Home Pharmacy practice CVS and Walgreens birth control policies underscore Supreme Court sway

CVS and Walgreens birth control policies underscore Supreme Court sway

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CVS and Walgreens birth control policies underscore Supreme Court sway

Experts have said the Supreme Court may be set to review a standard set in 1977 on how far employers must go to accommodate a worker’s religious beliefs.

  • Federal law requires employers to make “reasonable” accommodations for workers’ religious beliefs.
  • Legal experts say the policies adopted by drugstore chains appear to be within the law.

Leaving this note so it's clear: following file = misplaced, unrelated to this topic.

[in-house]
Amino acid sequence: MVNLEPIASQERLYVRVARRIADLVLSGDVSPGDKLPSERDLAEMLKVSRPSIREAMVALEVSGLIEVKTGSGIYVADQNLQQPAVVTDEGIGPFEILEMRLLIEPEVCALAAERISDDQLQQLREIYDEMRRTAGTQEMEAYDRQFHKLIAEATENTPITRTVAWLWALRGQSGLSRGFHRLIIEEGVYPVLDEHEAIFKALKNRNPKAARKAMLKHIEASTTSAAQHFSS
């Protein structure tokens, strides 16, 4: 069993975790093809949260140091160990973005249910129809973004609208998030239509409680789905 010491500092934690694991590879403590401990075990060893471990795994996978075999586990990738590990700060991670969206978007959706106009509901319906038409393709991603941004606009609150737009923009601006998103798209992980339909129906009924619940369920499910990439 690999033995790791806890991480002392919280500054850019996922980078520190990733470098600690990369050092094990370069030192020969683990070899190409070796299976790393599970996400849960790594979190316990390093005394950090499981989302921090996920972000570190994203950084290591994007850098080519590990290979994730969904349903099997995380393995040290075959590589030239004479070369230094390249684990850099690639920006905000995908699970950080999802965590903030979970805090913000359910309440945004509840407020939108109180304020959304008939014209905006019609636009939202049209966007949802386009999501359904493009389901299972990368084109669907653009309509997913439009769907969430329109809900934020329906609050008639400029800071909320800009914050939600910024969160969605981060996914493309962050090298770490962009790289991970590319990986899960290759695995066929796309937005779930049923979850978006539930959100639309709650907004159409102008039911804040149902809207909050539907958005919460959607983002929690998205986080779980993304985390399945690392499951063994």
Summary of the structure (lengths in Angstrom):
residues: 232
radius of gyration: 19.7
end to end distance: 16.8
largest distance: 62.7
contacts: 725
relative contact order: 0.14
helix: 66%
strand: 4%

• Debate on the issue has intensified since the Supreme Court overturned Roe v. Wade in June.

WASHINGTON — The nation’s largest drugstore chains have come under scrutiny in recent weeks for policies that allow pharmacists to refuse to dispense a contraceptive if it conflicts with their religious or moral beliefs.

For the most part, experts say, the law is on their side.

Title VII of the Civil Rights Act of 1964 requires companies to accommodate workers’ religious beliefs as long as the request does not create “undue hardship” for the employer. How far employers should go is up for debate – but the Supreme Court has repeatedly signaled an interest in expanding religious rights, not limiting them.

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